Senate Hearing Breakdown

July 24, 2013 was the day of the Senate Hearing on cruise ship safety. The body consisted of Rear Admiral Joseph Servidio, The Honorable Mark Rosenker, Dr. Ross Klein, Mr. Adam Goldstein and Mr. Gerald Cahill. Dr. Ross Klein is seen to be one of the leading specialists in the area of cruise adversities, Mark Rosenker is an affiliate of the Cruise Line International Associations “panel of professionals” and Mr. Goldstein and Mr. Cahill are the CEOs of Carnival and Royal Caribbean.

Sen. Rockefeller
Senator Rockefeller chaired the senate hearing and it was certain that he had gathered enough information before it even started. The Senator made it clear that he was already fed up and searching for more genuine information about what the cruise lines aim to do to increase safety. The opening statement of Mr. Cahill was predictable and pointless. Hence, Senator Rockefeller said, “I was fascinated by your opening statement. It could not have been more than a minute and a half or two minutes, and it had no content what-so-ever.” He also mentioned that everyone else was “talking substance” while Mr. Cahill was “walking away from things.”

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Mr. Goldstein talked about the fire on the Grandeur for a couple of times indicating that for the first time, they were able to do a great job in taking care of their passengers. At some time, due to slip of the tongue, Mr. Goldstein even referred the passengers as dollars. To his credit and that of the Royal Caribbean Cruise Ltd., there was some intelligence and provision seen in his answers to the questions thrown at him. He pan out “searching” at least like RCCL wants to give help. However, at one point he said, “There is no perfect safety, there is however a perfect commitment to safety, and that is our goal.” In this case, if they are genuinely committed, then where are the MOB systems? The very best thing that could happen to Mr. Goldstein at that time was to seat next to Mr. Cahill. RCCL could have given smart and reasonable answers rather than looking dumb and funny.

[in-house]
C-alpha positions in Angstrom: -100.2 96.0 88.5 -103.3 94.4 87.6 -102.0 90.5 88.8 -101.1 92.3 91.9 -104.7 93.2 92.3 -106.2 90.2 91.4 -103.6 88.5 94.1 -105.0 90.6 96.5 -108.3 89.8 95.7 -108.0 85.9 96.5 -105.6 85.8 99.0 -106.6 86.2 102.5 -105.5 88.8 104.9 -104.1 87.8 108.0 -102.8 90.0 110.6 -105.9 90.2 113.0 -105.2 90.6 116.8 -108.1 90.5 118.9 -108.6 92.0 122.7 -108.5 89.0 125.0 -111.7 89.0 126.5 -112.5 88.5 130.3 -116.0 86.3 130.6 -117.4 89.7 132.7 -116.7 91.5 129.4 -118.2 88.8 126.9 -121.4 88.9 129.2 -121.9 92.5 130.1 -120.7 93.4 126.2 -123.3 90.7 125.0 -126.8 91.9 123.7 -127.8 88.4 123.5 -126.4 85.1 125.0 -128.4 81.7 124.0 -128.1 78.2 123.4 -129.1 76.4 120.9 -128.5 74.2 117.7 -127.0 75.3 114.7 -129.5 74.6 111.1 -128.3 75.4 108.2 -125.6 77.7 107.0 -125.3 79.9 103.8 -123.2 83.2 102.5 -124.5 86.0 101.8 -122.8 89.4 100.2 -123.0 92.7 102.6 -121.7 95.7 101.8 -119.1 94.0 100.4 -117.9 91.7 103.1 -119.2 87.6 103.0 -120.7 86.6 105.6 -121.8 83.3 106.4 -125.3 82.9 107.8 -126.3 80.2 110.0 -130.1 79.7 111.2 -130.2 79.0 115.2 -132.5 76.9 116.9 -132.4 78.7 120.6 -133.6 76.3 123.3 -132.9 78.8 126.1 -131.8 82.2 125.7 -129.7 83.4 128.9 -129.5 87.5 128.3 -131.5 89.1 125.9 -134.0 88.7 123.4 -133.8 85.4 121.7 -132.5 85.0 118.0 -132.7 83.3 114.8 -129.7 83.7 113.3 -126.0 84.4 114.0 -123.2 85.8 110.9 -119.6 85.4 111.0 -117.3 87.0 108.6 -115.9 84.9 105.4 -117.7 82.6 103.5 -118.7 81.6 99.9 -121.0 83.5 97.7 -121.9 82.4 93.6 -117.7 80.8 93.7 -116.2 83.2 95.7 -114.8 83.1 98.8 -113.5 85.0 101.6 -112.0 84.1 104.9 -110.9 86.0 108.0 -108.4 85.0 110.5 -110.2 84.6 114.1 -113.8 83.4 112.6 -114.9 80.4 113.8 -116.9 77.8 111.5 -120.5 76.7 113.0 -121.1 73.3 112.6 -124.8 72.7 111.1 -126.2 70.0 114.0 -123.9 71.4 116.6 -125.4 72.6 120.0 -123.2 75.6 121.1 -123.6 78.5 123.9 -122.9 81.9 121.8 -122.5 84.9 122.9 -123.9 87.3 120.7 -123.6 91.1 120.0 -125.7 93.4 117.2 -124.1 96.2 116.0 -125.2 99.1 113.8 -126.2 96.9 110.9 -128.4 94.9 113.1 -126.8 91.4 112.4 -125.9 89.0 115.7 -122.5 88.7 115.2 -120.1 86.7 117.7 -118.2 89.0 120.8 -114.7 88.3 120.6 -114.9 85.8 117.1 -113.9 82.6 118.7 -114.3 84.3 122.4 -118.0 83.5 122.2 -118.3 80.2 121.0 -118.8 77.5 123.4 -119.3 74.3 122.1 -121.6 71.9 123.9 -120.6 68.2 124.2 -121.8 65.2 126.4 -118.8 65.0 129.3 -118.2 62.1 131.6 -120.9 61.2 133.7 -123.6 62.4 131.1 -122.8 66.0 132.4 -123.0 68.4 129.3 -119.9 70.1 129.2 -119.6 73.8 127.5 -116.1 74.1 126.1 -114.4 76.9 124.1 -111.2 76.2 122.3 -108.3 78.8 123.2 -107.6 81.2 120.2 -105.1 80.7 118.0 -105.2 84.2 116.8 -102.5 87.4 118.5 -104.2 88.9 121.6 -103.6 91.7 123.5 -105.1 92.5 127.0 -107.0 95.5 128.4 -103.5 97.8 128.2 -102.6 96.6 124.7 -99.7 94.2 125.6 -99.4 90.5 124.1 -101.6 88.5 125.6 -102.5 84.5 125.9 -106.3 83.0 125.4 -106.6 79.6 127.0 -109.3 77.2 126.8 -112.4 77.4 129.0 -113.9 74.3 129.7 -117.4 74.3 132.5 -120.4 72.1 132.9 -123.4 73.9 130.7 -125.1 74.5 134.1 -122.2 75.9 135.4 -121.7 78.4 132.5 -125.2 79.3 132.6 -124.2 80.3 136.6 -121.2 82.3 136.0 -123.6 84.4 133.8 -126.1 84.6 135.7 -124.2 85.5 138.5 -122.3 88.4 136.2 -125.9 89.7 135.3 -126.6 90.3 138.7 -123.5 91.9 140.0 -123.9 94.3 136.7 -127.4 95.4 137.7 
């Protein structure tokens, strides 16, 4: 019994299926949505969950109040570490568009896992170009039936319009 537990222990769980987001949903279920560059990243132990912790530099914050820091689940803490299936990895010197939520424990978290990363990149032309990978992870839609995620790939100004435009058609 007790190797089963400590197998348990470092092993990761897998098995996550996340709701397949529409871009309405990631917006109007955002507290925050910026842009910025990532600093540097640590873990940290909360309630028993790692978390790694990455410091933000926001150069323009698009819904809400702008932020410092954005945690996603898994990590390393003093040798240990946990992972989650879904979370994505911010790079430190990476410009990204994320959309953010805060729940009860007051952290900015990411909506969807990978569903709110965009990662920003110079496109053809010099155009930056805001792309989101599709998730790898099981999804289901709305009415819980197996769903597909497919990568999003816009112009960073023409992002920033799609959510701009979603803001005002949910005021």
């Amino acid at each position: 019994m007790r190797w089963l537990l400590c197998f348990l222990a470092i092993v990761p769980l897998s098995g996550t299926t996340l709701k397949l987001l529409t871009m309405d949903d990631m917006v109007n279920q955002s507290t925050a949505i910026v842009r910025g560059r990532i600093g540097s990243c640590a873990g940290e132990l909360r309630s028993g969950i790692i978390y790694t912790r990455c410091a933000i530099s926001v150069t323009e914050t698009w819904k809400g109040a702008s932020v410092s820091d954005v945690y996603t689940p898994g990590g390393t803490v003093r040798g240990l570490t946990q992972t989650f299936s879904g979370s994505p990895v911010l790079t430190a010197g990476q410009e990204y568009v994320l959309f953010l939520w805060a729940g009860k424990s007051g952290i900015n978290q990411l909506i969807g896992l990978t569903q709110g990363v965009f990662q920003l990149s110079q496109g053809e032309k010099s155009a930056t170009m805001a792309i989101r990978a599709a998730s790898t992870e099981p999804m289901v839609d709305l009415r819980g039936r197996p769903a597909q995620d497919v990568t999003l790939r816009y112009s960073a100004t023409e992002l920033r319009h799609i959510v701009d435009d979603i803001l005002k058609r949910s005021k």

As usual, Dr. Klein was filled with facts. He utilized numbers and accurate statistics to make a well-spoken argument. If he questions something, he’d speak up, like when the bill of rights of the passengers was brought into discussion. They said that passengers will get compensations and Dr. Klein said that there were no definitions or breakdowns of what those were, and it was his apprehension that the compensation was created as onboard credits which he did not see as a genuine compensation. When statistics were given by others rather than trying to opine he merely said that he required to discern how and where the numbers came from before making such comments on them.

The senate hearing essentially ended with a declaration of conceit by Mark Begich, an Alaskan Senator. In his point of view, it all seems a waste of time and should be discharged until the ferry system is secured. This is certainly a complete punch line.

Altogether, the hearing was a conclusive one. The virtues and privileges of the passengers were deliberated, the past occurrences were talked about and a whole heap of light was glimmering on the delinquents of the industry. Next step is for the IVC to go to D.C. and do some deliberating on their own.